A quality analysis of the studies was performed using various pre-agreed generic and subject specific criteria. The generic criteria included: 1) having random allocation of subjects; 2) blinding in intervention administration and data collection; 3) having a control group; 4) sample size estimation (or power calculation); 5) having pre-determined inclusion/exclusion criteria; 6) having baseline measures; 7) analysis of bias; 8) effect size reporting; 9) discussion about drop-outs. In addition, domain specific criteria 10) verification of hearing device fit, was also included in the quality analysis of studies.
The studies were rated for quality based on the guidelines from the GRADE Working Group [20,21]. Each of these 10 categories listed above were evaluated for a possibility of two points for meeting each criteria fully resulting in a grand total of 20 possible points. The scoring is as follows:
  • 0-5, Very Low: The results from this study are questionable and uncertain.

  • 6-10, Low: Additional research of higher quality may find alternative outcomes with improved study design.

  • 11-15, Moderate: Additional research may solidify results or change the outcomes observed.

  • 16-20, High: Additional research is not likely to observe alternative outcomes due to the strength of the existing study.

The results of the quality analysis will be presented in the Results section of this paper.

Results

Study design, population, and length of trial

As stated previously, all studies published in peer-reviewed journals were incorporated in this review due to the limited data, advent of these types of devices, and delivery method (Table 1). It should be noted that there is large variability in study design within the included studies. There are two pilot studies [22,23], two single-group open trials [24,25], one study that utilized randomization and a control group [26] and one study that only measured clinical outcomes [27].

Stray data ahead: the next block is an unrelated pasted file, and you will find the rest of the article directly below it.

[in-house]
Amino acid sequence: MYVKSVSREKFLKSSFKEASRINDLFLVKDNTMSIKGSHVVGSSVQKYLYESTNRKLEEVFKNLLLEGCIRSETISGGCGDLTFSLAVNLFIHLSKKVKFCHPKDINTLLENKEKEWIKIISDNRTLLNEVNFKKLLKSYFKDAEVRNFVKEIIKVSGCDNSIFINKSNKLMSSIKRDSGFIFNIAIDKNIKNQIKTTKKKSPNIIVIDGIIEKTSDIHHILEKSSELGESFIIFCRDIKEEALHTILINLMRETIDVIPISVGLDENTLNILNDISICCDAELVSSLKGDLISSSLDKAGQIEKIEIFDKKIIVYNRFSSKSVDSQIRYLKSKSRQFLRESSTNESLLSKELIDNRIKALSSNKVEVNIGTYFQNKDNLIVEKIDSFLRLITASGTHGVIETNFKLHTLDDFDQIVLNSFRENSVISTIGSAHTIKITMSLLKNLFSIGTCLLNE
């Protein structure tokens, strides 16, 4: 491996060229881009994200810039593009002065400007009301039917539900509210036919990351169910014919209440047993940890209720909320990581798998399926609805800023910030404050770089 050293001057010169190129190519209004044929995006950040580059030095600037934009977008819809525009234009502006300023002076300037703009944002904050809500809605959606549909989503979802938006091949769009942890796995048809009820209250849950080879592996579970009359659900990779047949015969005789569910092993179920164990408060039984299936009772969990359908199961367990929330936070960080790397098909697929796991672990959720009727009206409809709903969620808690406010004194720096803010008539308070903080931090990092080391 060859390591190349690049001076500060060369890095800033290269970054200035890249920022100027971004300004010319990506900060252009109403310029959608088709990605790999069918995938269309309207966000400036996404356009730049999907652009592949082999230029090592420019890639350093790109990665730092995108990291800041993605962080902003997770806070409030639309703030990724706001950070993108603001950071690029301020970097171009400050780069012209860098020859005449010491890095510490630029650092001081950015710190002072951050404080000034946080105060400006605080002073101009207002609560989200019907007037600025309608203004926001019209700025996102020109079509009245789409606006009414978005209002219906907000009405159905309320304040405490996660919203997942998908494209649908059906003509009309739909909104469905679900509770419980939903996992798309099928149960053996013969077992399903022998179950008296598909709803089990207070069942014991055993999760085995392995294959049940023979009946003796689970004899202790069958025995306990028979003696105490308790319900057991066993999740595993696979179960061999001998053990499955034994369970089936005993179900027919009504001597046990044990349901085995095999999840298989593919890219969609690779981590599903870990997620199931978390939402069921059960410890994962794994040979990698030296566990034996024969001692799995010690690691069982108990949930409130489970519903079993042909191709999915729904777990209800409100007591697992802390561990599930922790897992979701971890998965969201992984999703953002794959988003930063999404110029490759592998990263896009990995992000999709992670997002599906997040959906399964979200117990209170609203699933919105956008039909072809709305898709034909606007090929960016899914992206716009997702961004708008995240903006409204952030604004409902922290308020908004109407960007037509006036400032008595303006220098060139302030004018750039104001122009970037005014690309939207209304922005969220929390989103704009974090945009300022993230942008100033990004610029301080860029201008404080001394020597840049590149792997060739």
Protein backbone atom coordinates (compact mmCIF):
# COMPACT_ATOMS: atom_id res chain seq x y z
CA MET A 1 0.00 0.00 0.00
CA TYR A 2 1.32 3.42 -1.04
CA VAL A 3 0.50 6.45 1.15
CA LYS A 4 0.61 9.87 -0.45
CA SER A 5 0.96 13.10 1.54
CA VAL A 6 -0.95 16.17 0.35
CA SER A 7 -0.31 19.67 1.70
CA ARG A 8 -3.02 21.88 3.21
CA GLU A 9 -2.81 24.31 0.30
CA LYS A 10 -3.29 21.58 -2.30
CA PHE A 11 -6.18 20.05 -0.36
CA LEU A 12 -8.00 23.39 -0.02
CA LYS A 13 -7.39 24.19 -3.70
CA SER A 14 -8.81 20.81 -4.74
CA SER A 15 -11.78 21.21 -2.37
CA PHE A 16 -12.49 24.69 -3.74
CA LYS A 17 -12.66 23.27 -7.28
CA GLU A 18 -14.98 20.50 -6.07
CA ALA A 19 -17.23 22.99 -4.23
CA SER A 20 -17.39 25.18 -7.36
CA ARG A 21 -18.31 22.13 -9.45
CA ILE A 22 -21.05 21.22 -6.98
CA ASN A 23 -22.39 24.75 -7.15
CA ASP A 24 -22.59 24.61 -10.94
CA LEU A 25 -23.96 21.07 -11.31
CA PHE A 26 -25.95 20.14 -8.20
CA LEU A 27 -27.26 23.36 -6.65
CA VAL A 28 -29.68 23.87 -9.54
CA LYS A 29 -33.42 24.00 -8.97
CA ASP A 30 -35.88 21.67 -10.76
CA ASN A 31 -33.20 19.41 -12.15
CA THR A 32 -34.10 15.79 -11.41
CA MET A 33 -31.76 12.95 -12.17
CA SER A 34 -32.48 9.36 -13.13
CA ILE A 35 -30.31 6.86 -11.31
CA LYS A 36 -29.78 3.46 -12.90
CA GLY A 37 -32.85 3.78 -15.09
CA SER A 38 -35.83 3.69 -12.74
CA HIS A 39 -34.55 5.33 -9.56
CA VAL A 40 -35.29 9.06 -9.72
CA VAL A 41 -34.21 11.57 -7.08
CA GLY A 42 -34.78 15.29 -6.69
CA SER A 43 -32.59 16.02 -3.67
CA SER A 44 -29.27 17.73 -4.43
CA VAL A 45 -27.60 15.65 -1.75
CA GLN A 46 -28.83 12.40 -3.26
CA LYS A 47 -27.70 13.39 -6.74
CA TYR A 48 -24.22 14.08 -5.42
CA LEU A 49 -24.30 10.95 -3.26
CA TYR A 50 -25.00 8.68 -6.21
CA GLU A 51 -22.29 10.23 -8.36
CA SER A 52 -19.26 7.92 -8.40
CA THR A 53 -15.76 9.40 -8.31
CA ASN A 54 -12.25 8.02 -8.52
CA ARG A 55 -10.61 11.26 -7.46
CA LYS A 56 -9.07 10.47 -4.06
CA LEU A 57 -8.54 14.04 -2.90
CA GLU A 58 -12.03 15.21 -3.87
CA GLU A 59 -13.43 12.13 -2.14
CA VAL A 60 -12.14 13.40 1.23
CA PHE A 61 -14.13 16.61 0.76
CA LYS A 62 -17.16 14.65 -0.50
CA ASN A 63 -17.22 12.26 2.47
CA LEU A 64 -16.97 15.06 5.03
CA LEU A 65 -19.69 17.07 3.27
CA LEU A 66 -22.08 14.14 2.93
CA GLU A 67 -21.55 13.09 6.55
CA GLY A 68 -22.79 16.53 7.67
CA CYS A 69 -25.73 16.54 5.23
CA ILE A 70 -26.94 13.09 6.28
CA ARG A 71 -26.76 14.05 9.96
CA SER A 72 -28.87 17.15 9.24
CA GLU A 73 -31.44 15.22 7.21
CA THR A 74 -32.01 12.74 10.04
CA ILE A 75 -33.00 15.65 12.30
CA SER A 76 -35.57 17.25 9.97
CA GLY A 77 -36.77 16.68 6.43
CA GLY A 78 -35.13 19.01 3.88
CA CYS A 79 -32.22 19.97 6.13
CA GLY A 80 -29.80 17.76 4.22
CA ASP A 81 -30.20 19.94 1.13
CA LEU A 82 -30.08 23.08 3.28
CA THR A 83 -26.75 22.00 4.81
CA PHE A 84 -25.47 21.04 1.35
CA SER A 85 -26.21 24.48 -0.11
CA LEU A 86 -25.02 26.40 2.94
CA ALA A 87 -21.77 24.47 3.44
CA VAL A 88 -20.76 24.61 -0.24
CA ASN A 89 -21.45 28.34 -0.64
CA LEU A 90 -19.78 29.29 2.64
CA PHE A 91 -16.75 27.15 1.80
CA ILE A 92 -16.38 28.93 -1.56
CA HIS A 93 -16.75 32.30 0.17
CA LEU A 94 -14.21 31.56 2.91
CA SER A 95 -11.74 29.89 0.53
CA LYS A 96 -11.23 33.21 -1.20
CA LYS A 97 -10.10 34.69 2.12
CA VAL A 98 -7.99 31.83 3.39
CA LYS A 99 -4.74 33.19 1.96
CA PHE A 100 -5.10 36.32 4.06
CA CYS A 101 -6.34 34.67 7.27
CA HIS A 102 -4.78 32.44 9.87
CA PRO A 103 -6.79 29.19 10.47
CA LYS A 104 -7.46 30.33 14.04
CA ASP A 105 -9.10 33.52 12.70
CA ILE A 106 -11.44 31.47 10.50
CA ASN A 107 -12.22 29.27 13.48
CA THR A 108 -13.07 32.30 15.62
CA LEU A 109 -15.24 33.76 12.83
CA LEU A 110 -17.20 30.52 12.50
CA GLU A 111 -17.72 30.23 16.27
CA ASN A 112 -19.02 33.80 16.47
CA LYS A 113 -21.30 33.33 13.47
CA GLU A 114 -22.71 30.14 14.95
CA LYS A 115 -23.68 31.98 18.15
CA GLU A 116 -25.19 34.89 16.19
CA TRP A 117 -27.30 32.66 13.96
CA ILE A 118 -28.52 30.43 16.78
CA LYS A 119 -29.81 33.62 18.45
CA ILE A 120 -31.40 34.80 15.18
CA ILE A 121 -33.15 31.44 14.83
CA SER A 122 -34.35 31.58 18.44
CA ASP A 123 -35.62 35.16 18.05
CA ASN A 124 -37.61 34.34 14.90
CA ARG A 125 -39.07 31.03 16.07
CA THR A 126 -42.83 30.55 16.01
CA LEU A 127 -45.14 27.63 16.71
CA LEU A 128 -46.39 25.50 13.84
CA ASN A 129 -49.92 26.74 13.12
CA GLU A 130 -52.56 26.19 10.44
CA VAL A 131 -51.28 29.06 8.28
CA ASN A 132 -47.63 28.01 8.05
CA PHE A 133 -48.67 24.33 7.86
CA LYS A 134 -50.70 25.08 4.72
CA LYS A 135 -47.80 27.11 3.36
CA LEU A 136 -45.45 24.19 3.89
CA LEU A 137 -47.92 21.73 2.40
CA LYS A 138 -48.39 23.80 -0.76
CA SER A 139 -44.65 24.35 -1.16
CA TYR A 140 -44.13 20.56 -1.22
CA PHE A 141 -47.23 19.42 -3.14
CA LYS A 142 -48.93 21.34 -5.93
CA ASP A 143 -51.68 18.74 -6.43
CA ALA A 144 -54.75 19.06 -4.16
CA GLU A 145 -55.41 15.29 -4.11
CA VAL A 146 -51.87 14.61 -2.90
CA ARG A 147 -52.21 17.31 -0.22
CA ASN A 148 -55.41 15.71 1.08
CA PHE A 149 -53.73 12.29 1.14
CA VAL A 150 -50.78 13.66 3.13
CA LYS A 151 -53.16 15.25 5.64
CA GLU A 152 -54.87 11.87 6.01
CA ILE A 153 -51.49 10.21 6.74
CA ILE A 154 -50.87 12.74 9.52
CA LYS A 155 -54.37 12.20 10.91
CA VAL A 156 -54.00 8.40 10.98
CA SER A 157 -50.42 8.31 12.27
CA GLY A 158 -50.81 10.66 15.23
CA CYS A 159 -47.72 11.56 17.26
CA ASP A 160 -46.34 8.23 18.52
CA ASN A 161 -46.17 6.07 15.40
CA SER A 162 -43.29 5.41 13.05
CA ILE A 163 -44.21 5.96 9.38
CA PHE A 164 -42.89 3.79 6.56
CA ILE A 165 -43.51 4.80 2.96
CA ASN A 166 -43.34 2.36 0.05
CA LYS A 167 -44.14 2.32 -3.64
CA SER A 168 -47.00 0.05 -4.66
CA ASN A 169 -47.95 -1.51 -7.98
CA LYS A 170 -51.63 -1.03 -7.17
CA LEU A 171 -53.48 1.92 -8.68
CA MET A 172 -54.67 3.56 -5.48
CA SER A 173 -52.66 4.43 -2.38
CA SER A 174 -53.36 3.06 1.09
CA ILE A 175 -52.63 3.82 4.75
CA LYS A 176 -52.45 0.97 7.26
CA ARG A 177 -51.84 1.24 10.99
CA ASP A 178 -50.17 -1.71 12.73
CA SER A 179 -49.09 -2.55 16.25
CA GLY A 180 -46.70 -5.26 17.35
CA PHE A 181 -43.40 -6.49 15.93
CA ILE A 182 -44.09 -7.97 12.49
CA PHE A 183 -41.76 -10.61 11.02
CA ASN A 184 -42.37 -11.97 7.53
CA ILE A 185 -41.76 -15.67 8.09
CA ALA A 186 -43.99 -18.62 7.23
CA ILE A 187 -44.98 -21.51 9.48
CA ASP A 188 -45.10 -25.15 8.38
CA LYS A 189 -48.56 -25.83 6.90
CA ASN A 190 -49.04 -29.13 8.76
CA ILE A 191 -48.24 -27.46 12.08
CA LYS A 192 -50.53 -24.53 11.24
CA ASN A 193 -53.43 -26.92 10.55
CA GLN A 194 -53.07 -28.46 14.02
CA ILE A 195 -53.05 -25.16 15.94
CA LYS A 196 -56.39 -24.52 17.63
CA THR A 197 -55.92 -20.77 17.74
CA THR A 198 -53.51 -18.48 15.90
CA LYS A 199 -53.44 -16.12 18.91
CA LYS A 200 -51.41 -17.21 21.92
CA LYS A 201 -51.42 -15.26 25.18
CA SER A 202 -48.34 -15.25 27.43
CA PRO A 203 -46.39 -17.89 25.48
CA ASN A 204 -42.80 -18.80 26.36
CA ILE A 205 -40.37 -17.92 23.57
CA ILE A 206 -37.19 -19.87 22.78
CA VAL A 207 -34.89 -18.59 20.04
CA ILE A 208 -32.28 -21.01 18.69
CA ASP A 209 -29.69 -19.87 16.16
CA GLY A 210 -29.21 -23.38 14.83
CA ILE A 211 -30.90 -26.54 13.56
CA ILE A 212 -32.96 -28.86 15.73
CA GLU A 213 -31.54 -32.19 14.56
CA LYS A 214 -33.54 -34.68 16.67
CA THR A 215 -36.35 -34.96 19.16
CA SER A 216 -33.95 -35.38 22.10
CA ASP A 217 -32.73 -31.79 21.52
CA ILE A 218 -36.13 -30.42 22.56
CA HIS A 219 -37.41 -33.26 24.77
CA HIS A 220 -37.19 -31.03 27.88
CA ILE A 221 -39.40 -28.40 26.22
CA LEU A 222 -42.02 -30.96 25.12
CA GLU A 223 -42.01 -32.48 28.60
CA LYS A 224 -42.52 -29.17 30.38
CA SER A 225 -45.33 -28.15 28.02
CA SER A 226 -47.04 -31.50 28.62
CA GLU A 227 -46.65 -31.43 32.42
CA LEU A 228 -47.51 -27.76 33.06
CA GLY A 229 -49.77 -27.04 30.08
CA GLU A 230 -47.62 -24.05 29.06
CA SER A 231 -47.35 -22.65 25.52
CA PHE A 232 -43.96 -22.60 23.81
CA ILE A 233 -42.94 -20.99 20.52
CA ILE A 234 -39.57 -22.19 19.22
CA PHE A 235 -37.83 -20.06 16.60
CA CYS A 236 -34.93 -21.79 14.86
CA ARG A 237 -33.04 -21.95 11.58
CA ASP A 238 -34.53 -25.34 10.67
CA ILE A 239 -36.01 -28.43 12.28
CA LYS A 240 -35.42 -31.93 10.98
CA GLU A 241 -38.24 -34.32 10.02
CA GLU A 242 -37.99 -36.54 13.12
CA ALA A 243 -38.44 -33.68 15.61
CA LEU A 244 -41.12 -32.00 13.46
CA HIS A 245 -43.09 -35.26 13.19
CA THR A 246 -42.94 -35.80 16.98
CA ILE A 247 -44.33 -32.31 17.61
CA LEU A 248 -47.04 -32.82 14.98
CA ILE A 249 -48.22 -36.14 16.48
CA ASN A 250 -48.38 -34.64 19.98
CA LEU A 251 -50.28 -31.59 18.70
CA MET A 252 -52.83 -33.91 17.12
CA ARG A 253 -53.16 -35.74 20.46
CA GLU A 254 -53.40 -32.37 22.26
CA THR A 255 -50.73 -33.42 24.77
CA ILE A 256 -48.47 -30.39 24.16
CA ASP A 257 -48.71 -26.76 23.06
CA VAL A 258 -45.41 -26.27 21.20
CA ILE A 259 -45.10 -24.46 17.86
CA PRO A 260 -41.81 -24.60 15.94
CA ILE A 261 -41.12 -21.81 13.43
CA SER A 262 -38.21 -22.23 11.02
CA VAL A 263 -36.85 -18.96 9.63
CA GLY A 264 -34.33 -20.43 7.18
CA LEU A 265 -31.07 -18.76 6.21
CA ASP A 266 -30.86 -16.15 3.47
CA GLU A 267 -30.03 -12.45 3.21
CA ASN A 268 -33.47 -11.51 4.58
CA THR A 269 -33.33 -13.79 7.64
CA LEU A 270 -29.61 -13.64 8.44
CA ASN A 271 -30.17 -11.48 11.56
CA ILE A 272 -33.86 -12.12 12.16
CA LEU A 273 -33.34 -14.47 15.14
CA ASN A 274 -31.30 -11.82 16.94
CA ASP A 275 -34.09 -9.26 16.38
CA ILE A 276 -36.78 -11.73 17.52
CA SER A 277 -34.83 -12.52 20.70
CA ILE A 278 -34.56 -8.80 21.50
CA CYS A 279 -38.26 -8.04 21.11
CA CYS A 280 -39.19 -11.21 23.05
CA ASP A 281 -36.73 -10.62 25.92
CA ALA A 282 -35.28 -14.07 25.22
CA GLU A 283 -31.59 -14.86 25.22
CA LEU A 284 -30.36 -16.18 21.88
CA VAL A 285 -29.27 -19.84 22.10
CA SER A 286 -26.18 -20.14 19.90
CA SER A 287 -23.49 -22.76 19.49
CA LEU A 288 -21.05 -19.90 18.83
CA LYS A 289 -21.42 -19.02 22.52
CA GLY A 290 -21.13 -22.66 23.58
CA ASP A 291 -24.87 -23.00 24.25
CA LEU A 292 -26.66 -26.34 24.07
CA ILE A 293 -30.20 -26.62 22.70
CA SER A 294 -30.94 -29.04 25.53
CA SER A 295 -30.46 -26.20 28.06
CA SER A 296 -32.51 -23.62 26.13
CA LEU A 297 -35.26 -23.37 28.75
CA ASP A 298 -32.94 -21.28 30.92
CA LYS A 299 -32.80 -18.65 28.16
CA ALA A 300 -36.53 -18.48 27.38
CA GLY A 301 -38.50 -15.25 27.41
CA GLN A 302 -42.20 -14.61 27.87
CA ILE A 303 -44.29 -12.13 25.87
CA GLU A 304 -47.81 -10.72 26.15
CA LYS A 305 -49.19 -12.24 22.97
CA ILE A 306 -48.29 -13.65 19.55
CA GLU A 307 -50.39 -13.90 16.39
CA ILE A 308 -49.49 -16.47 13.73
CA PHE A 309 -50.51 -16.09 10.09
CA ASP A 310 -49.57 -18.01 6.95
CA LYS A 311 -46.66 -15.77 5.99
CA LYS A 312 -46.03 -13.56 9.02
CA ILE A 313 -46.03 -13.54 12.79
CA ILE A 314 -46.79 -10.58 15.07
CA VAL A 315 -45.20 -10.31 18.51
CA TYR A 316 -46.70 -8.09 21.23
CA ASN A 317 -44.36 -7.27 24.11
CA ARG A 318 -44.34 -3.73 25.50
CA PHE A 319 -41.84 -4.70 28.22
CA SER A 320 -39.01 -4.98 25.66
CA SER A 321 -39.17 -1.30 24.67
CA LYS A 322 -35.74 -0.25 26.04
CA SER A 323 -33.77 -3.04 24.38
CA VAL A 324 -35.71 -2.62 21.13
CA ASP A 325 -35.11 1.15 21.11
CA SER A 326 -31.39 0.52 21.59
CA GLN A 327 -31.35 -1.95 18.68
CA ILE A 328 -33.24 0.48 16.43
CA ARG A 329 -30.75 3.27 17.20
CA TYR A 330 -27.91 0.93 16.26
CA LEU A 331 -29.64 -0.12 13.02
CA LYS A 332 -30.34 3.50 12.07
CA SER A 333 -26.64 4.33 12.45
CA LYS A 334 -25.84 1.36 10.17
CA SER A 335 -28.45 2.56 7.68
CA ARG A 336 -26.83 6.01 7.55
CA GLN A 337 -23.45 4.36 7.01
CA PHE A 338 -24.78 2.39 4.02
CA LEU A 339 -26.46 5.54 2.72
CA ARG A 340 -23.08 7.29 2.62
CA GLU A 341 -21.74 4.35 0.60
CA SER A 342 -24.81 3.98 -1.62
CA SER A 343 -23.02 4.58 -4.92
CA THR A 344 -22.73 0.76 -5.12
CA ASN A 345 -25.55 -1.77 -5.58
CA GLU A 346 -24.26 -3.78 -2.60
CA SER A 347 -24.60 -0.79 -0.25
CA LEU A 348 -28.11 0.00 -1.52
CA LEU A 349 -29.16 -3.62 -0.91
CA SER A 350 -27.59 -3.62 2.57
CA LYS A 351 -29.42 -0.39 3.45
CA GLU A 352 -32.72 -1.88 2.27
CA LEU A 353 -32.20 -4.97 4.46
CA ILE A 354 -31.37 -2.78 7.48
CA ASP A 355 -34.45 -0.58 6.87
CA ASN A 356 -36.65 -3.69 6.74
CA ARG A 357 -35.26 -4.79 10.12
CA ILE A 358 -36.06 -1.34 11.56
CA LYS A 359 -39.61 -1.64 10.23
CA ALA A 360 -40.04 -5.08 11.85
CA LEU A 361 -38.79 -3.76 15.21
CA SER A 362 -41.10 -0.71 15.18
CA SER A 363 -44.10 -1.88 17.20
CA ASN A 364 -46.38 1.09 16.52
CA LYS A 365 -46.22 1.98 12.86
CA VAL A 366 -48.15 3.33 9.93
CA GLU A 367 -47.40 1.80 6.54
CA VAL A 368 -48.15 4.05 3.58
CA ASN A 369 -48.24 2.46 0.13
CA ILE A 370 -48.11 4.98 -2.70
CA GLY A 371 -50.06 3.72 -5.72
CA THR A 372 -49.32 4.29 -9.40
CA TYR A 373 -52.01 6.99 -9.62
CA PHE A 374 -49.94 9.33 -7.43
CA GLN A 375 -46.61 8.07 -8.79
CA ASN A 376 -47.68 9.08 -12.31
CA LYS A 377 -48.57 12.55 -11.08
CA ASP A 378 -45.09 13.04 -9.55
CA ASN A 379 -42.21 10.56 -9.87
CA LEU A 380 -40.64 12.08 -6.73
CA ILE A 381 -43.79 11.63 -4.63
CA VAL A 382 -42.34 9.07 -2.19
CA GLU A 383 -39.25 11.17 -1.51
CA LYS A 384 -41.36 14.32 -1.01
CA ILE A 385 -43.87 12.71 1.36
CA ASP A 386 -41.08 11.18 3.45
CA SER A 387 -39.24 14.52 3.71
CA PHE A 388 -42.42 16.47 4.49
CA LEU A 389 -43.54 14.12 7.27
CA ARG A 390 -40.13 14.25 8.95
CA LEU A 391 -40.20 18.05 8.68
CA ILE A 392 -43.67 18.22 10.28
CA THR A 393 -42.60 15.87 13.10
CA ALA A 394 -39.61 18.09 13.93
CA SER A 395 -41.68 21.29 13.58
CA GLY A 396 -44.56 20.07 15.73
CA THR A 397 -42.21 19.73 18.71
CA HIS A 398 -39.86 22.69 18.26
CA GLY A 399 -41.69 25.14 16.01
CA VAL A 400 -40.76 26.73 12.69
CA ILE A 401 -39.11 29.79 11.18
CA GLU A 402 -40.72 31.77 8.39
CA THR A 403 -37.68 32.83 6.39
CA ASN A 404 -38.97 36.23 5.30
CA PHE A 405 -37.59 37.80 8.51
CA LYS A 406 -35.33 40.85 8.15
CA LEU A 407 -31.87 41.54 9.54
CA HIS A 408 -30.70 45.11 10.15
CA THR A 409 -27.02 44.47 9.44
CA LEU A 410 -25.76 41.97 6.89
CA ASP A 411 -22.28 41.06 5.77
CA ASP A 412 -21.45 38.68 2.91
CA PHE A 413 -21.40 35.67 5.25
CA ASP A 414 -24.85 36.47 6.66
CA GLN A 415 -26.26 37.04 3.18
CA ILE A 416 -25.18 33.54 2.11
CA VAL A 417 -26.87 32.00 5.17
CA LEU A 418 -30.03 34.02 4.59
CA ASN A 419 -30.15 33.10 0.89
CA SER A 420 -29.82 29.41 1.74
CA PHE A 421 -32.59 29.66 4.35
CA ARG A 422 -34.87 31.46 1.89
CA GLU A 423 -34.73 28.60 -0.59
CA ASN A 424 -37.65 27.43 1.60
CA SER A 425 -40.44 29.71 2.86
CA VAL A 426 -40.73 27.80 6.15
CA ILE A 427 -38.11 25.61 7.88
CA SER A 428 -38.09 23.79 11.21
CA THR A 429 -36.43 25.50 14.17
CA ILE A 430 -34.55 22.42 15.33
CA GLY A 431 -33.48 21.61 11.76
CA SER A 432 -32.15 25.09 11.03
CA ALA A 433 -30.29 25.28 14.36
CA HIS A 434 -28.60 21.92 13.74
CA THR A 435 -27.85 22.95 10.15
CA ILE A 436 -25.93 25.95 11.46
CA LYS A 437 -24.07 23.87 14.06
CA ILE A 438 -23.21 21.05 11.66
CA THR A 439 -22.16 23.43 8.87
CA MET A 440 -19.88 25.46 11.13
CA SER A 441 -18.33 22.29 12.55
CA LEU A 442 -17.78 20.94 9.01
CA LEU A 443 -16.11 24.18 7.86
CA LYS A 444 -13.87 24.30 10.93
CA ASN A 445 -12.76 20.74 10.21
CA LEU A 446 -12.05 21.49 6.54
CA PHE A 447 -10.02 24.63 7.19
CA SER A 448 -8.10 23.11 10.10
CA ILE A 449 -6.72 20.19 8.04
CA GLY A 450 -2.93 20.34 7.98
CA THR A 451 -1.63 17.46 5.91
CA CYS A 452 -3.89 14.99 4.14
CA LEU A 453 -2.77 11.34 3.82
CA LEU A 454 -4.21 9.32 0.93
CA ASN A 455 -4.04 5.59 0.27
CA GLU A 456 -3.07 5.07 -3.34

The mean age of participants in the included studies range from 69.1 years old to 78.3 years old. As such, participants presented with the age-related hearing loss configuration known as, presbycusis. The hearing loss is represented by a sloping normal/mild to moderate/severe sensorineural hearing loss in the high frequencies. All studies evaluated participants with presbycusis, but one of the five studies used participants with a comorbidity of a mild cognitive impairment of dementia.
As outlined in Table 1, selected studies varied in their service delivery method. Humes, et al. [26] evaluated the difference between service delivery method of the audiology best practice (AB) approach or the OTC consumer driven (CD) approach. Sacco, et al. [25] and McPherson & Wong [24] utilized a direct-to-consumer approach with pre-fit devices and limited interaction with a clinician. Mamo, et al. [22] and Nieman, et al. [23] used the HEARS: Hearing Equality through Accessible Research & Solutions intervention developed in the Nieman, et al. [23] study. The HEARS service delivery method is a single-session intervention with a communication partner (CP) or caregiver which incorporates device selection, device orientation, provision of written materials, and a brief aural rehabilitation (AR) communication strategies training session with CPs. Reed, et al. [27], measured the difference in clinical speech understanding in seven conditions, five of which were with a different PSAP.
There was further variation among the studies regarding length of trial period and daily usage by participants (Table 2). All of the outcomes observed in these studies were short-term (i.e., less than one year). One study only measured outcomes in the clinic, two of the studies were one month long, one was six-weeks long with an optional four-week addition, one was three months, and one was four months. Also, two studies recorded follow-up outcomes for one month-post and 6-monthspost following the completion of intervention. The other four studies had no follow-up measures. Moreover, a majority of the participants used the devices for about an hour a day. However, in the study by Humes, et al. [26], the participants used the device for over 6 hours a day. Briefness in length of trial and low daily usage hinder the generalizability of the proposed positive outcomes.

Baseline, outcome, and post-intervention measures